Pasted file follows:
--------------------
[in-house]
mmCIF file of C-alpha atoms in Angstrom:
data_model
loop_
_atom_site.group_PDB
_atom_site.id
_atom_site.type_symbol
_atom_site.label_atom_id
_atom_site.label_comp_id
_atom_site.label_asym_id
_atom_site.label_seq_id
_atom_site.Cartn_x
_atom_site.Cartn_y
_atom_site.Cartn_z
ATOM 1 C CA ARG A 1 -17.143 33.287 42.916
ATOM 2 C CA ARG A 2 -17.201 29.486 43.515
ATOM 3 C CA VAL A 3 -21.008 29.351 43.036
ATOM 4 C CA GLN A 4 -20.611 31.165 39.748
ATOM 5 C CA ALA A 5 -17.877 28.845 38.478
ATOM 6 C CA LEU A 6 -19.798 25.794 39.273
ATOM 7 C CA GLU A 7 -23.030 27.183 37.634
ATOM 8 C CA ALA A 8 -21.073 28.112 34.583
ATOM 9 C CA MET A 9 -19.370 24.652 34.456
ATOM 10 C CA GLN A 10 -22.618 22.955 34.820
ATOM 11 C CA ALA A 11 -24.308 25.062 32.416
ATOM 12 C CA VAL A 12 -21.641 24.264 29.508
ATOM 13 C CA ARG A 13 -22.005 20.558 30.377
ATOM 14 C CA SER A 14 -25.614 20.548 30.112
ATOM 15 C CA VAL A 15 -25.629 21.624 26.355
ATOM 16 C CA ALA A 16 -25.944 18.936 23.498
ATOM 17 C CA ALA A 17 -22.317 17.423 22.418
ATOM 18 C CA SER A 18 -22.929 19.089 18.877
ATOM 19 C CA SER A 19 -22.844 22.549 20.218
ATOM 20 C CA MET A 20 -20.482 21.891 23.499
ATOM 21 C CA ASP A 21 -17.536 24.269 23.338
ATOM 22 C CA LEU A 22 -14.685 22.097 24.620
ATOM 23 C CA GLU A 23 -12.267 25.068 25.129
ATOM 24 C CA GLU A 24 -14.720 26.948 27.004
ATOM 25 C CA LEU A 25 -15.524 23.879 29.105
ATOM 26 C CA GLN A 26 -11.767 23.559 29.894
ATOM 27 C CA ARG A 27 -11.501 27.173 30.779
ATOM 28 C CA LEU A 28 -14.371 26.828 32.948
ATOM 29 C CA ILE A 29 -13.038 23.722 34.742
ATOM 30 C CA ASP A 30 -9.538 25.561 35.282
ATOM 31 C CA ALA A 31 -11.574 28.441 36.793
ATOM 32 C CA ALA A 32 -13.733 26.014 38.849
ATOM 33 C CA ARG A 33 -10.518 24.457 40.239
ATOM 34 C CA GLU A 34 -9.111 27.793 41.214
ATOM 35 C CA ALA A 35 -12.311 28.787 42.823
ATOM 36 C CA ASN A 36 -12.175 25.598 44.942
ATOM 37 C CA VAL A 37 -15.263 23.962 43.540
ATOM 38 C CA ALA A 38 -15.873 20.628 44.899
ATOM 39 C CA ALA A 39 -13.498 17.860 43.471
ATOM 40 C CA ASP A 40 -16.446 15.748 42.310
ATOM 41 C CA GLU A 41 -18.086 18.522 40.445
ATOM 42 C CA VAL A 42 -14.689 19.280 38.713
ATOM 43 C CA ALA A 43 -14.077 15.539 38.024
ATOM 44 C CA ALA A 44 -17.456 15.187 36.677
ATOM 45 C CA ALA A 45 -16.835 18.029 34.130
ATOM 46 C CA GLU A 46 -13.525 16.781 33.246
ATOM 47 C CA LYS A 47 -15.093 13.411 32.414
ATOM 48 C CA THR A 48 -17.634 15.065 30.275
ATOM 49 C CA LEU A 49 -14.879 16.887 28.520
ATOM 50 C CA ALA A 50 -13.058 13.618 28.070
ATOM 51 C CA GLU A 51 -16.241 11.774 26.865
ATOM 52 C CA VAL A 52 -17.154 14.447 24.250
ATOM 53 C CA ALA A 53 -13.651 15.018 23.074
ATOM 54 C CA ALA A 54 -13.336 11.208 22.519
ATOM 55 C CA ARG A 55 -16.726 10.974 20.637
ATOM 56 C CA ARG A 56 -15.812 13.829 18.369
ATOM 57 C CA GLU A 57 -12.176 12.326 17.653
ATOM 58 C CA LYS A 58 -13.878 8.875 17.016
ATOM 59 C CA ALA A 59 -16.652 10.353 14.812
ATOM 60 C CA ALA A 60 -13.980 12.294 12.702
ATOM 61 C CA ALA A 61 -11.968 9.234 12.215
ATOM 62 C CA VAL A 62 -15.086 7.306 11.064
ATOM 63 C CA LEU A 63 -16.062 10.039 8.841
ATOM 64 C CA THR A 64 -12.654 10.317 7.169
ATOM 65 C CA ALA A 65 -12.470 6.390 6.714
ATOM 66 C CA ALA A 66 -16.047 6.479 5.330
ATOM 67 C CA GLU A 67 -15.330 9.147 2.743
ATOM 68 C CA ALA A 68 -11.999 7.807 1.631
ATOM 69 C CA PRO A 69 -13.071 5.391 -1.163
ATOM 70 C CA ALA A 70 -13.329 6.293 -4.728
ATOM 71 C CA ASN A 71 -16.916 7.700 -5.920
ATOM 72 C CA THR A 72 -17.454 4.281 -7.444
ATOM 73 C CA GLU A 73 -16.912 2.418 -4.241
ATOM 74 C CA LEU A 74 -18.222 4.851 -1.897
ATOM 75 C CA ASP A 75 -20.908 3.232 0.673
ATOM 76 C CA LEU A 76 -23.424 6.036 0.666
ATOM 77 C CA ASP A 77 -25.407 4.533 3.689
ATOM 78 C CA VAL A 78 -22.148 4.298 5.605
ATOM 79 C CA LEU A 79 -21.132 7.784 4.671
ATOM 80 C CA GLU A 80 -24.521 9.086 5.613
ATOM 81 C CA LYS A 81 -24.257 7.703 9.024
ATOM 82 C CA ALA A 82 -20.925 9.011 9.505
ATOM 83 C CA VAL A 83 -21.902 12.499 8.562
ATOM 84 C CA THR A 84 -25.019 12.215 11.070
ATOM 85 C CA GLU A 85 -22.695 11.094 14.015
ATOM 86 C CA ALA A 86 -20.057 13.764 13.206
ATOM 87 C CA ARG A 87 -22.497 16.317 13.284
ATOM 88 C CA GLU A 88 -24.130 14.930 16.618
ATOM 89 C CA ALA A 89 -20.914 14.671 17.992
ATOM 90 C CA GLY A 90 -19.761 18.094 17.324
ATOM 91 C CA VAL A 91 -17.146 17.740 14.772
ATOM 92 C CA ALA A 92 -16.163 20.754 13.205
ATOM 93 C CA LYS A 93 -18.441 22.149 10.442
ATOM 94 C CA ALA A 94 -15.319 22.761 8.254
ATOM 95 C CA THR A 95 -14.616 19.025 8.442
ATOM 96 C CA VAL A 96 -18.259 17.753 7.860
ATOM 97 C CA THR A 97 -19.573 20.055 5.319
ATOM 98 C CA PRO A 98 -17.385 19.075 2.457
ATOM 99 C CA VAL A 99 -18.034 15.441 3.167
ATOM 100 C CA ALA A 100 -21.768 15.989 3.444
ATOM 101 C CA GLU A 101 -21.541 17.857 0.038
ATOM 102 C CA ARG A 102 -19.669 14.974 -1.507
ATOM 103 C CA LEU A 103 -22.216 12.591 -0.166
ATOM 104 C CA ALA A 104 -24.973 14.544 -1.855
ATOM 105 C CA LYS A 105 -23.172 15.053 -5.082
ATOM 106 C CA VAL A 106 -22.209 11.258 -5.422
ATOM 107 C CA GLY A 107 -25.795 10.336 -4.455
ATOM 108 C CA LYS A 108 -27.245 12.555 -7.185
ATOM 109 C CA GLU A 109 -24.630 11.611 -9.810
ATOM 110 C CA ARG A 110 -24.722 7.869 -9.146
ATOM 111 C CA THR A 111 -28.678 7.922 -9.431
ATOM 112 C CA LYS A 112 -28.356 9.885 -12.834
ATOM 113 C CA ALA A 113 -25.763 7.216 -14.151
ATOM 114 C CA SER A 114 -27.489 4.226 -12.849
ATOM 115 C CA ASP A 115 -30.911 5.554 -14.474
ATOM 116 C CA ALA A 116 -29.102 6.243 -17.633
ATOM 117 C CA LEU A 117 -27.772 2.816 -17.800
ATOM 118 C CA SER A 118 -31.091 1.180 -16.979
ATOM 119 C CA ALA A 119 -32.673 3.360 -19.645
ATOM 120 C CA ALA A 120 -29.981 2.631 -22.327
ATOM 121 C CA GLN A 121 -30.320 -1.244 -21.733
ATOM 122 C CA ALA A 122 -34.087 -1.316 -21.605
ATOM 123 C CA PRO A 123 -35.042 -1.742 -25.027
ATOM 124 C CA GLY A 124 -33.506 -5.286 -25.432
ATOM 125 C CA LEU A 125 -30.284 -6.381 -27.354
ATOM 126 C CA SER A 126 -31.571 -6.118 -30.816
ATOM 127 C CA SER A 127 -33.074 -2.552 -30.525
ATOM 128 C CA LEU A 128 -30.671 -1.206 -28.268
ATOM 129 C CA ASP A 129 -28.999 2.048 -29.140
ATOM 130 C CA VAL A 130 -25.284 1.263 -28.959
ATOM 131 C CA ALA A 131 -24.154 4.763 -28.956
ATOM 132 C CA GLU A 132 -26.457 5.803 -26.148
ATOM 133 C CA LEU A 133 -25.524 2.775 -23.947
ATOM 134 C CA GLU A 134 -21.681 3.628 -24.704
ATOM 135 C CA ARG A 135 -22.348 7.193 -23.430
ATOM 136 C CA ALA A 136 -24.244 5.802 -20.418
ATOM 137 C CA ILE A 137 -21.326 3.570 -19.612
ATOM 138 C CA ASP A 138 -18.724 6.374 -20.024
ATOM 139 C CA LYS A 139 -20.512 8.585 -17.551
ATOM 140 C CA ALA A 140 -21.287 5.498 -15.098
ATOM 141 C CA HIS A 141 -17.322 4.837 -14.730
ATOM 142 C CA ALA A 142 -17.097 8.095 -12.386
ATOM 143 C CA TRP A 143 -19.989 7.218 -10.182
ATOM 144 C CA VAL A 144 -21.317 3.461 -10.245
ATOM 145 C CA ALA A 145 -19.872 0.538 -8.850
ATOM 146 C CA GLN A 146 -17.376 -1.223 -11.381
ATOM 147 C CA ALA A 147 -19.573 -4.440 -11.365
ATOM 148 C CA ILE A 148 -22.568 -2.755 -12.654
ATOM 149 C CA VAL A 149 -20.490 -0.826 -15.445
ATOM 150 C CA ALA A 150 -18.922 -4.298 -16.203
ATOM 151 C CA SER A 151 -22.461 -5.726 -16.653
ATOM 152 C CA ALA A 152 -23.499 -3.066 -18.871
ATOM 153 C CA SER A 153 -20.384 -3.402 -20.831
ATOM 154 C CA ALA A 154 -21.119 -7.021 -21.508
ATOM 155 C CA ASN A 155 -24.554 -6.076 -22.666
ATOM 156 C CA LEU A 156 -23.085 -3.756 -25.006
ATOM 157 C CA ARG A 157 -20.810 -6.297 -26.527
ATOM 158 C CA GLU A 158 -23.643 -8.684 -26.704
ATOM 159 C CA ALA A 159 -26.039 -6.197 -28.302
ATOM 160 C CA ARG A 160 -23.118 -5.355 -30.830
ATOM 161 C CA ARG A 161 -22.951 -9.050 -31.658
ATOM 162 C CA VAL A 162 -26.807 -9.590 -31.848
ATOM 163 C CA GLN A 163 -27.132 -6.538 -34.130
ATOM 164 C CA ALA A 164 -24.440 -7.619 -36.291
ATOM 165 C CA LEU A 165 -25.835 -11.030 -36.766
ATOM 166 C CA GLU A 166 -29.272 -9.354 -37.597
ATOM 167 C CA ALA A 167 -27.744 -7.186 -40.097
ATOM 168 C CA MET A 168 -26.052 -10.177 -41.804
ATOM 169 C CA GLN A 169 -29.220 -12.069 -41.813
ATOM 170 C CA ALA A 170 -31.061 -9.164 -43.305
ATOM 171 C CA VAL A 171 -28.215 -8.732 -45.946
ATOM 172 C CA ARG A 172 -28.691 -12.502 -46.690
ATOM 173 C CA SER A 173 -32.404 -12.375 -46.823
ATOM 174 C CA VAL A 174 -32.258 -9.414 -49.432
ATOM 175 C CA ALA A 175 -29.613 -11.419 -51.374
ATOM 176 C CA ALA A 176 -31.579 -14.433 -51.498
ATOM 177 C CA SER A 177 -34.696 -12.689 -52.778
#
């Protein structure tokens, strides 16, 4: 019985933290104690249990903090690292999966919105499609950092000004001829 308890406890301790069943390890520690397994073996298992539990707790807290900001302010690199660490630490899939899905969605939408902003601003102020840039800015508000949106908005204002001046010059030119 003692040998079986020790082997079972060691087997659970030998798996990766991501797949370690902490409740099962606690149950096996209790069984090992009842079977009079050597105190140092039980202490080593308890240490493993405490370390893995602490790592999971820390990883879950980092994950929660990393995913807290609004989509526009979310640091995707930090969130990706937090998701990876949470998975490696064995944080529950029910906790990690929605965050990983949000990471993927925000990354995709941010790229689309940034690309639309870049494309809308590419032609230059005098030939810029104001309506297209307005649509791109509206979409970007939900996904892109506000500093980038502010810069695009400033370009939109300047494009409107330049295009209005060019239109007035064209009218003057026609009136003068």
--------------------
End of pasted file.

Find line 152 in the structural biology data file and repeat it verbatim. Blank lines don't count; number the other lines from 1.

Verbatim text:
ATOM 138 C CA ASP A 138 -18.724 6.374 -20.024